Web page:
Metro recently launched the ‘Love Your Bus Stop’ Campaign, and is encouraging customers to express their preferences and desires on how bus stops can be improved through a Bus Stop Improvement Survey. The results of the survey, which asks existing and potential riders to rank a variety of bus stop amenities, will help Metro better understand the public’s preferences for bus stop features and allow them to prioritize future investments in bus stop improvements. The Federal Transit Administration’s Livable Communities Initiative awarded Metro nearly $2 million for this project shortly after Metro completed an extensive inventory of the system’s bus stops. This funding source will be the first to be deployed using this new dataset of public preferences, and future funding will be able to draw upon the data as well to create improvements that the public wants to see most.
The Bus Stop Improvement Survey and associated outreach campaign are designed to be accessible to all Metrobus riders with a particular focus on reaching minority, low-income, and Limited English Proficiency populations. The Love Your Bus Stop Campaign is designed to reach these communities through three distinct strategies:
- Event-based outreach;
- Print, radio and digital media strategy; and
- Targeted outreach to community-based organizations.
The distance between stops is of key concern to Metro and its customers. More closely spaced stops provide customers with more convenient access, as they are likely to experience a shorter walk to the nearest bus stop. However, closely-spaced stops are also likely to result in a longer ride for customers because of the number of times the bus stops — to decelerate, come to a complete stop and then accelerate and re-merge into traffic — is increased.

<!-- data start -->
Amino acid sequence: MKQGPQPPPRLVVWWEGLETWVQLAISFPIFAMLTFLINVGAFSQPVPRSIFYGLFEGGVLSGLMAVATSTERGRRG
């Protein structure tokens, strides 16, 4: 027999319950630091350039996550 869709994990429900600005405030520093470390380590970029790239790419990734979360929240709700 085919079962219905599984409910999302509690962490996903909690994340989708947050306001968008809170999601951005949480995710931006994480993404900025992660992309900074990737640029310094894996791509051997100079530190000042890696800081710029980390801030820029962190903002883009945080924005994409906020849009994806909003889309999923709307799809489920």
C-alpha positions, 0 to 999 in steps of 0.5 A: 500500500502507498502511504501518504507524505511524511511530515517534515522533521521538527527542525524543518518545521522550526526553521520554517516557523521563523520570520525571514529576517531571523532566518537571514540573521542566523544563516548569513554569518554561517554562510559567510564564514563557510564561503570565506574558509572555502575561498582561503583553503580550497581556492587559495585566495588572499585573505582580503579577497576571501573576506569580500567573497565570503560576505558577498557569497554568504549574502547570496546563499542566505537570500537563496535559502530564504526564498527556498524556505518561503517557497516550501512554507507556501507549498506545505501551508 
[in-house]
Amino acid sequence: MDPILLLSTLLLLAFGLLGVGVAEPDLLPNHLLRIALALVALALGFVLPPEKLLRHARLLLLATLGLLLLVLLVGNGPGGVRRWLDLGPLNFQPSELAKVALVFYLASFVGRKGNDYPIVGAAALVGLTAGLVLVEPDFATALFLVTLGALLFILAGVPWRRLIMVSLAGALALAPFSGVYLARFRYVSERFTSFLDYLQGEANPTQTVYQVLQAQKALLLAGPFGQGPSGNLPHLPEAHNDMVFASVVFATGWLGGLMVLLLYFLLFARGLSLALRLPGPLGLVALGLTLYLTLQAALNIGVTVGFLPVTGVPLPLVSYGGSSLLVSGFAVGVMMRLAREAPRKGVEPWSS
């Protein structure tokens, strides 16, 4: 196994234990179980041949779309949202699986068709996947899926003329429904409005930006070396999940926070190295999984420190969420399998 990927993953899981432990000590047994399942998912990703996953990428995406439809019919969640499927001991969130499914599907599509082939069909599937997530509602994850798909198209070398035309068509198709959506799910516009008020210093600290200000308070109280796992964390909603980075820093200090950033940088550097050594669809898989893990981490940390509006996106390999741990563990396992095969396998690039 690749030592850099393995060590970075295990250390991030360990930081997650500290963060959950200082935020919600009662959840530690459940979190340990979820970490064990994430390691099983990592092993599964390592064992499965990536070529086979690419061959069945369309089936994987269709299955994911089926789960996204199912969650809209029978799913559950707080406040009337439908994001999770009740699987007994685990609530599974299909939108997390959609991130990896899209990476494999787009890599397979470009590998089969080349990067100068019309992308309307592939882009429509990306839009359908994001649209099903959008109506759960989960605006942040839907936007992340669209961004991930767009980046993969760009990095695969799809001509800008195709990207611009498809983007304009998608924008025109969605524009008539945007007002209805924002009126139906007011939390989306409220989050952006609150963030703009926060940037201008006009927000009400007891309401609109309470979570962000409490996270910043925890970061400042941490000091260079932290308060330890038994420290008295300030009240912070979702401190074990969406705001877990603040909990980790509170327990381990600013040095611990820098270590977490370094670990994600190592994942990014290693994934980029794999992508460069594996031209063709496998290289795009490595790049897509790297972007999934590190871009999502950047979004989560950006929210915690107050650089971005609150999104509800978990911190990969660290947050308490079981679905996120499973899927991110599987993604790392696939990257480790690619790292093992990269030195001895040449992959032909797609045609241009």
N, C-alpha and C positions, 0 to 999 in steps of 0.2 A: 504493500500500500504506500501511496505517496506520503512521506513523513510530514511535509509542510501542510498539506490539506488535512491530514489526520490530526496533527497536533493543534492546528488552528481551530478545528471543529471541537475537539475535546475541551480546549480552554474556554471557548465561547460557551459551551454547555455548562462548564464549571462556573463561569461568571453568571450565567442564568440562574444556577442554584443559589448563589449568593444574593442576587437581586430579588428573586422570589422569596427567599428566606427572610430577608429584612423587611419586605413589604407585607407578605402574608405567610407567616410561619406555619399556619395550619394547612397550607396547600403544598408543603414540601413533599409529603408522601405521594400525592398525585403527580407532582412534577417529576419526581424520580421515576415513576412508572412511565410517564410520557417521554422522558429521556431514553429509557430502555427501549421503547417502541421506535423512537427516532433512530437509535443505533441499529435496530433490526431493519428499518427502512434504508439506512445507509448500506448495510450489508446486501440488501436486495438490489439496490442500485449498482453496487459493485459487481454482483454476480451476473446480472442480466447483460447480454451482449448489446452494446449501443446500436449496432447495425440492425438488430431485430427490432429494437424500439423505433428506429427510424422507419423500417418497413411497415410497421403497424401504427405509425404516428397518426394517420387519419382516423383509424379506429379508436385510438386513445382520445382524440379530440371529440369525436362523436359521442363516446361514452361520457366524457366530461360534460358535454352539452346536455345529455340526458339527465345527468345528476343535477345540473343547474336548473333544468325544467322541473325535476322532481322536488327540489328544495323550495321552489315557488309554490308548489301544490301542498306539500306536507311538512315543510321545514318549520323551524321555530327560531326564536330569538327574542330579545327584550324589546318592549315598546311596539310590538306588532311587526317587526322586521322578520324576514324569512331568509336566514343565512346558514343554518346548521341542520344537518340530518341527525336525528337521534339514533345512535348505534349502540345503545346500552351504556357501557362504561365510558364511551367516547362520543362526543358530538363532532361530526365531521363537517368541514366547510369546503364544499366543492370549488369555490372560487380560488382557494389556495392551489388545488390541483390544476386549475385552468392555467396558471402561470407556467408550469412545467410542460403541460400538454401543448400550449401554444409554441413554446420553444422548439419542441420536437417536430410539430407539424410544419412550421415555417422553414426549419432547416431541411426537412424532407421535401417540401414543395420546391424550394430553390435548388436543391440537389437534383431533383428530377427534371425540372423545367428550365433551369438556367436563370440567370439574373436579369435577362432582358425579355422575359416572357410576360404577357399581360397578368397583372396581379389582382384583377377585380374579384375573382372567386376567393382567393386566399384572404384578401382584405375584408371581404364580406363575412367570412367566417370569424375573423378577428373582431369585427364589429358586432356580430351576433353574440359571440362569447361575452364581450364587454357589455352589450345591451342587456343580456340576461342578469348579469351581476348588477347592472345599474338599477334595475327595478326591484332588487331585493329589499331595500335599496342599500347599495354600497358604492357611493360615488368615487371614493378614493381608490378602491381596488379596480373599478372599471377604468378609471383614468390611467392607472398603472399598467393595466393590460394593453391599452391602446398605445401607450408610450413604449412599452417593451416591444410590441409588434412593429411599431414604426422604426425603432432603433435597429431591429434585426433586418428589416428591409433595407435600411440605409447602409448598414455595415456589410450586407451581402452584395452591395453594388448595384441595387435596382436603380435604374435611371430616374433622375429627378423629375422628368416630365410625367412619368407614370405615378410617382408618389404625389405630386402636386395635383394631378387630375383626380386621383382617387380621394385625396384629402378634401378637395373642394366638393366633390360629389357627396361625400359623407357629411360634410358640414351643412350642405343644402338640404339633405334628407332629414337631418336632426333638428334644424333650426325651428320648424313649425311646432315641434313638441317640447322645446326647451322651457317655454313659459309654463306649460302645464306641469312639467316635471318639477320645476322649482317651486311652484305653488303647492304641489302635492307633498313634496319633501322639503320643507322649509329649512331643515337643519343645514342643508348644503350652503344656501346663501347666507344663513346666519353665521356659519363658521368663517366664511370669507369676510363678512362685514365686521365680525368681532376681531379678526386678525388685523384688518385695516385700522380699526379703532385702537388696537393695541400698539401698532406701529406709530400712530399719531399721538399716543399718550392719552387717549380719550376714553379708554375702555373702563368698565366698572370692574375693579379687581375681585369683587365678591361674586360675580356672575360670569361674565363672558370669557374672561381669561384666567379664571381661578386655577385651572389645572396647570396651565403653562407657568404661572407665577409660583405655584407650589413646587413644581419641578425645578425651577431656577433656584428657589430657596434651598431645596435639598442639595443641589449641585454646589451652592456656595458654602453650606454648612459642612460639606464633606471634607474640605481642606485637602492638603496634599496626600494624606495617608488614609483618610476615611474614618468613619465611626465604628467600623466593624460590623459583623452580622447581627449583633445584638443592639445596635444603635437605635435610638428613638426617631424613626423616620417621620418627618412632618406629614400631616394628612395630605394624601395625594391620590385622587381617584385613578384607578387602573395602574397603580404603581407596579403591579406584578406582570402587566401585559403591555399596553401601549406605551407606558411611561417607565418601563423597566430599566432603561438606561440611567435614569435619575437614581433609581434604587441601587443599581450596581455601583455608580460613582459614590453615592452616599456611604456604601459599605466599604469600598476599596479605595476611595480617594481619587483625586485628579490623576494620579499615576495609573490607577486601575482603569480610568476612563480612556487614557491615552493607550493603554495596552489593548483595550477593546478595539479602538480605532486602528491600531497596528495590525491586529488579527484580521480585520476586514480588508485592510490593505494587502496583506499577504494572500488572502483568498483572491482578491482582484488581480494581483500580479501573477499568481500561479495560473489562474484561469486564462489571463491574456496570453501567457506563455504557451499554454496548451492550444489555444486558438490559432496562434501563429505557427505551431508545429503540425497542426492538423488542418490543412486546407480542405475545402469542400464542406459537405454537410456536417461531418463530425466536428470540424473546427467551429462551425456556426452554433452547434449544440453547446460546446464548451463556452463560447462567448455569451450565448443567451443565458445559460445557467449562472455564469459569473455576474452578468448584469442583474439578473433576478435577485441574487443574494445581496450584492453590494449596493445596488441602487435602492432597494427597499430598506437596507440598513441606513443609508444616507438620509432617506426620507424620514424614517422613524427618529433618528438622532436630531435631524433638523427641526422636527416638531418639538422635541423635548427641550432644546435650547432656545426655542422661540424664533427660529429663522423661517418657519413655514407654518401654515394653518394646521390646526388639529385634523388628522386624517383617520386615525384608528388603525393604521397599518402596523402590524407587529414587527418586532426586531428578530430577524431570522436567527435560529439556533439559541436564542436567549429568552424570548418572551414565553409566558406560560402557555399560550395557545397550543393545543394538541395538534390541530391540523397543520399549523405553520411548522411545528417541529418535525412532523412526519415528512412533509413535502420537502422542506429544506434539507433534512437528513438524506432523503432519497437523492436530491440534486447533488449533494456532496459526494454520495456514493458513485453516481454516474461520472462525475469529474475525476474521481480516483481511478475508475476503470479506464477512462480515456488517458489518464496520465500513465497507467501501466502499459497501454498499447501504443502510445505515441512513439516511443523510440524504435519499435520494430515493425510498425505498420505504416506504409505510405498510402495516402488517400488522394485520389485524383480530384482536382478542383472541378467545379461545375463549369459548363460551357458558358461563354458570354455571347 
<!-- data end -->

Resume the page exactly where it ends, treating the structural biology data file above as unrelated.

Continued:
Having fewer stops along a bus route benefits passengers not only by reducing the time it takes for them to make their trip, but by making the service more reliable and predictable. Customer benefit is maximized when the only stops considered for removal have low average weekday ridership for boarding and alighting. We have chosen the 96/97 line, known as the East Capitol Street-Cardozo line, which runs between Capitol Heights Station, Stadium-Armory Station, Union Station, U Street Station, Woodley Park Station, and Tenleytown Station. Some of the bus stops in the Woodley Park area are also served by the X3 route.
Metrobus in cooperation with Arlington County and Fairfax County recently completed a seven month long Service Evaluation Study (SES) for the Pershing Drive – Arlington Boulevard Line (Route 4A,B,E,H). The line serves Rosslyn, Arlington Boulevard and Pershing Drive, terminating at Seven Corners and Culmore.
The goals of the Service Evaluation Study are to:
1) Review the capacity, productivity, reliability, and quality of the service;
2) Identify the needs for facilities along the line and
3) Recommend changes to improve service delivery.
The study team reviewed existing operational and traffic conditions along the line, and then conducted a riders survey and a public outreach effort, using one focus group and two public meetings, to gain input from riders. After assessing all the available data and rider inputs, service recommendations were proposed for:
- Service Hours
- New Limited Stop Service
- Route Simplicity
- Bus Stop Distance and Amenities
- Traffic Operations